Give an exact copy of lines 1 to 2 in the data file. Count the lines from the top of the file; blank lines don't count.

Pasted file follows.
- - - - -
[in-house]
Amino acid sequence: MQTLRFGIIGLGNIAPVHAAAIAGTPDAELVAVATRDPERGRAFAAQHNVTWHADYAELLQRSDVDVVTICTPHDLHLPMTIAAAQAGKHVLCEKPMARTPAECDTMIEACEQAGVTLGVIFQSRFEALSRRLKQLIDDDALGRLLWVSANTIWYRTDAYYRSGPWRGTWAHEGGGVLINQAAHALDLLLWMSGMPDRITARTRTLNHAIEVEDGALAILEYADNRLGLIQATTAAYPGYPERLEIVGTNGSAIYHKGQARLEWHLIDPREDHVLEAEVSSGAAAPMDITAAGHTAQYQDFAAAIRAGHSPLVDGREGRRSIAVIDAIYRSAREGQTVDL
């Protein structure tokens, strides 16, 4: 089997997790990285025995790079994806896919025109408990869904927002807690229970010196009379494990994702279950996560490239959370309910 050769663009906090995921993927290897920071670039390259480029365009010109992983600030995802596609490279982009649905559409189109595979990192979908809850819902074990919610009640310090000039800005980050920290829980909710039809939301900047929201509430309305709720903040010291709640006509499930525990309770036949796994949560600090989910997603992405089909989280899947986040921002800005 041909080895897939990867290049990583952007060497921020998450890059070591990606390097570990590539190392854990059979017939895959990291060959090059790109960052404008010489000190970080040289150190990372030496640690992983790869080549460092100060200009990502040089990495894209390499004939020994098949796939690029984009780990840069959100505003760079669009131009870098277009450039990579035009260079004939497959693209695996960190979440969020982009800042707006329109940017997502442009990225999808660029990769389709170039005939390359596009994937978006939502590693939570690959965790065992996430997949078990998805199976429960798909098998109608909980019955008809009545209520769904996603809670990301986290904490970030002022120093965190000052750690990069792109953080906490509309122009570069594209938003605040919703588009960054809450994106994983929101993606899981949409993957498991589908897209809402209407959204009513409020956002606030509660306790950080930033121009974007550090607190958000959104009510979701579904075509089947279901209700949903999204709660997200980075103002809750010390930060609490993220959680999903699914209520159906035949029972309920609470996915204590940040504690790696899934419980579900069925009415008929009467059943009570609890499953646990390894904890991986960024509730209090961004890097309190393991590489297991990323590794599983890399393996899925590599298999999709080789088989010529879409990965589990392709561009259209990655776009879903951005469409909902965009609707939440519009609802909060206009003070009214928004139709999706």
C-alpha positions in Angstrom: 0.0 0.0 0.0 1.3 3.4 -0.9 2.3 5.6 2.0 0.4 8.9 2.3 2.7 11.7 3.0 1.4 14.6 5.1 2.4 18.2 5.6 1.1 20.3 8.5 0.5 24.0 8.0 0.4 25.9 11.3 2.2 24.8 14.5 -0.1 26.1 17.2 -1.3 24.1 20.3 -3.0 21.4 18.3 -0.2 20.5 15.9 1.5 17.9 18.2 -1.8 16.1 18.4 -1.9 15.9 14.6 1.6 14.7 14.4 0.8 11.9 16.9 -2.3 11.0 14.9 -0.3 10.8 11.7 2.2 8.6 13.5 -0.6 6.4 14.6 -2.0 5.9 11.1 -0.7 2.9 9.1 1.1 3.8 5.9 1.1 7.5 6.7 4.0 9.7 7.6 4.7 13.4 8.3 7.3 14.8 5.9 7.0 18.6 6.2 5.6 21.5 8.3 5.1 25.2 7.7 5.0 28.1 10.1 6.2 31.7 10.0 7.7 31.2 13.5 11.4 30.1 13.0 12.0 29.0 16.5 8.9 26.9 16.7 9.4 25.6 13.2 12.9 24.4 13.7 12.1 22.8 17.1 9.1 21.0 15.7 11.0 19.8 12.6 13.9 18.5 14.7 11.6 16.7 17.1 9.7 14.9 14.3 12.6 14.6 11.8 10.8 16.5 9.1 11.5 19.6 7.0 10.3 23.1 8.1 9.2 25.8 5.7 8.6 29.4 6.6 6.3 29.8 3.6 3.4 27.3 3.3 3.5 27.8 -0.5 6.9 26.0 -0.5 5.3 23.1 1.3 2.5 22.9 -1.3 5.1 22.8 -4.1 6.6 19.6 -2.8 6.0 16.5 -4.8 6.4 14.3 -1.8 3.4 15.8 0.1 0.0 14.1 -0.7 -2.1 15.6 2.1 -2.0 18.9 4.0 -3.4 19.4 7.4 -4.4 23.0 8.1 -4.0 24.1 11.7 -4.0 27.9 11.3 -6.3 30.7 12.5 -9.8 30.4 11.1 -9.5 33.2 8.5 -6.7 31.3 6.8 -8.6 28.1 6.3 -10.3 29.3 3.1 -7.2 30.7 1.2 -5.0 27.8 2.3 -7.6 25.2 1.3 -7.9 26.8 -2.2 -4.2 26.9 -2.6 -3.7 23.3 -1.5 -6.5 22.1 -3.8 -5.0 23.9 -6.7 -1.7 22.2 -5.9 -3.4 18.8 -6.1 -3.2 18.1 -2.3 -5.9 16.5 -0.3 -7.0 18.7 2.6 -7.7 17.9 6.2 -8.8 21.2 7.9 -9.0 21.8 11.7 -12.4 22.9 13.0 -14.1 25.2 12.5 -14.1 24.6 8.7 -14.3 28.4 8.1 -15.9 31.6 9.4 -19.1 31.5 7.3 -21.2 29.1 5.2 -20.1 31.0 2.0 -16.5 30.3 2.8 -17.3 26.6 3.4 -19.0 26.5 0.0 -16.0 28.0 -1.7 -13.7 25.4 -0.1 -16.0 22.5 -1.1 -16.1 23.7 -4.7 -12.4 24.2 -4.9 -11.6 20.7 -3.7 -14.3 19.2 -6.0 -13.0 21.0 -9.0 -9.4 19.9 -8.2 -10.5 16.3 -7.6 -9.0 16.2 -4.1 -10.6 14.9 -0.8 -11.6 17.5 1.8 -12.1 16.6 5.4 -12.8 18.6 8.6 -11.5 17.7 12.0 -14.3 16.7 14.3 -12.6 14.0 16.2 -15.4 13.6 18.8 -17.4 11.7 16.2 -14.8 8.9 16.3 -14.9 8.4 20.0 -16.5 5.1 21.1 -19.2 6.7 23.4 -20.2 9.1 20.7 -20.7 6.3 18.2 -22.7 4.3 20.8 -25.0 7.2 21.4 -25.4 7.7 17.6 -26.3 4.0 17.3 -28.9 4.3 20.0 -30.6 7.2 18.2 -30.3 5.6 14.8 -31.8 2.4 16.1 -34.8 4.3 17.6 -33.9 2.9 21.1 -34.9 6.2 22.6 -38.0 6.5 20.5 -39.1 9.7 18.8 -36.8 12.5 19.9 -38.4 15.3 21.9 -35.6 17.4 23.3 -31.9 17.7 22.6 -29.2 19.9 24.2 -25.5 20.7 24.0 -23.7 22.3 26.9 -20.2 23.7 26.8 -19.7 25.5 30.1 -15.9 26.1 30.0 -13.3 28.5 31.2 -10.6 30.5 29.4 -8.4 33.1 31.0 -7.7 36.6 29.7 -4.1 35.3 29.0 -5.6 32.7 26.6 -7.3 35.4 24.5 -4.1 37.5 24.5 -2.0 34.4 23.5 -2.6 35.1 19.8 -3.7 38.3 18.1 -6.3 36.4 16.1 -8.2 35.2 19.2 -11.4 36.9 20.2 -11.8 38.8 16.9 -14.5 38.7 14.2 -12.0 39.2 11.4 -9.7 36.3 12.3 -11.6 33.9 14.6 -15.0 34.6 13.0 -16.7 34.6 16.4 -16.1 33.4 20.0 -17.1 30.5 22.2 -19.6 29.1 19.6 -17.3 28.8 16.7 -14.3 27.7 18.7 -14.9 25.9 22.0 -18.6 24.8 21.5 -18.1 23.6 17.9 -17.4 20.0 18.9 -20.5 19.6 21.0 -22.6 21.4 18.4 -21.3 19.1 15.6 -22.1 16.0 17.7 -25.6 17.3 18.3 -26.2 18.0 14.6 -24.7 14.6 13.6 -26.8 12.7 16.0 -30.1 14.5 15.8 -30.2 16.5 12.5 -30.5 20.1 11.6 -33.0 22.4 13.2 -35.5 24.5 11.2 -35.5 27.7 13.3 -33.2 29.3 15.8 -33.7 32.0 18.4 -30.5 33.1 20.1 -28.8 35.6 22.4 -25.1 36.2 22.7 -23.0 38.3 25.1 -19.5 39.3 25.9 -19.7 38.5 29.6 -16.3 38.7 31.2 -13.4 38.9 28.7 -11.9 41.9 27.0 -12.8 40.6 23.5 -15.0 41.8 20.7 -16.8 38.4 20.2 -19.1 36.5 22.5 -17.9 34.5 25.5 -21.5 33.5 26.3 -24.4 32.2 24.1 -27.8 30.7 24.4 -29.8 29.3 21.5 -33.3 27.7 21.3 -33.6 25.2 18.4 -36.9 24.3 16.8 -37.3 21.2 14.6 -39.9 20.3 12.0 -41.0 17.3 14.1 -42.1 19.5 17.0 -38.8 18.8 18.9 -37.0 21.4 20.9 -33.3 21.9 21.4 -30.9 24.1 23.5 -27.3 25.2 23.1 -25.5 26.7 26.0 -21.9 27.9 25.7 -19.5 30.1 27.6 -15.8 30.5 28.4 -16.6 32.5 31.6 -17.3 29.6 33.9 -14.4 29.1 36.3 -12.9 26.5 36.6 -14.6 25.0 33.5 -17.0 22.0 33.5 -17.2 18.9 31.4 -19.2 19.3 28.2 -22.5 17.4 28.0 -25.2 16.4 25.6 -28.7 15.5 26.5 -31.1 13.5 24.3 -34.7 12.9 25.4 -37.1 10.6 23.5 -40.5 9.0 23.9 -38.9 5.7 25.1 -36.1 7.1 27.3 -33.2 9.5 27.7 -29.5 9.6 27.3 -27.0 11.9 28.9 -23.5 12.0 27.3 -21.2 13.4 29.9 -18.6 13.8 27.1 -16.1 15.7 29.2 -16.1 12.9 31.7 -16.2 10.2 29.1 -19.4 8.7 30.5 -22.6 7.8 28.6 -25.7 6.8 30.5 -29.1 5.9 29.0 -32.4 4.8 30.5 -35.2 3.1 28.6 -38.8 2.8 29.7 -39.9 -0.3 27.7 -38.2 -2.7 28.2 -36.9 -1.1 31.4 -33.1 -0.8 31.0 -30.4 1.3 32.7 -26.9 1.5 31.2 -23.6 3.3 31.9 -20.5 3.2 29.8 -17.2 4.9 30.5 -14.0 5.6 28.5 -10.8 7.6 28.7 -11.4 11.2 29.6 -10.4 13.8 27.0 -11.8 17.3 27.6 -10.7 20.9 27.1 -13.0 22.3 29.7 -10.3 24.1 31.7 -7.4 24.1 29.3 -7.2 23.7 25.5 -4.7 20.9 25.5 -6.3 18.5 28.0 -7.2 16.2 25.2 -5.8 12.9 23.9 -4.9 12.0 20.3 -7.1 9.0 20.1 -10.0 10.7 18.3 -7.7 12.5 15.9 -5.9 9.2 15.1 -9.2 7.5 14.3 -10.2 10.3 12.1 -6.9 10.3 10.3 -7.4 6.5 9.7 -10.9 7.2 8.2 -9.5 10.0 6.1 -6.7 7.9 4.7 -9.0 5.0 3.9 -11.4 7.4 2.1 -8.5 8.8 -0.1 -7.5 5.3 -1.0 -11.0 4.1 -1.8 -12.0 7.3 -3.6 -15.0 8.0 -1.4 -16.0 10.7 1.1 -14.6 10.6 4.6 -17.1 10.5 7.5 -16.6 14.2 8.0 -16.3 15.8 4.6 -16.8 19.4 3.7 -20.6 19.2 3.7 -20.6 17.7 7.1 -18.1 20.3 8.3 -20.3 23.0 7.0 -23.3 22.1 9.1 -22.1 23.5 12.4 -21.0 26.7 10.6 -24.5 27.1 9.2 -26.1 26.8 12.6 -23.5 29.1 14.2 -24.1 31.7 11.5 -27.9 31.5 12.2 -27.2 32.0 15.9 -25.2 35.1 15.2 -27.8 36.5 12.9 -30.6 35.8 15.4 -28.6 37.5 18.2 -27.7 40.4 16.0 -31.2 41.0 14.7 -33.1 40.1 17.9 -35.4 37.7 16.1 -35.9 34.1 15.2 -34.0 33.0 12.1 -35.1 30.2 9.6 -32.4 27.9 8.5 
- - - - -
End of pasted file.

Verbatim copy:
[in-house]
Amino acid sequence: MQTLRFGIIGLGNIAPVHAAAIAGTPDAELVAVATRDPERGRAFAAQHNVTWHADYAELLQRSDVDVVTICTPHDLHLPMTIAAAQAGKHVLCEKPMARTPAECDTMIEACEQAGVTLGVIFQSRFEALSRRLKQLIDDDALGRLLWVSANTIWYRTDAYYRSGPWRGTWAHEGGGVLINQAAHALDLLLWMSGMPDRITARTRTLNHAIEVEDGALAILEYADNRLGLIQATTAAYPGYPERLEIVGTNGSAIYHKGQARLEWHLIDPREDHVLEAEVSSGAAAPMDITAAGHTAQYQDFAAAIRAGHSPLVDGREGRRSIAVIDAIYRSAREGQTVDL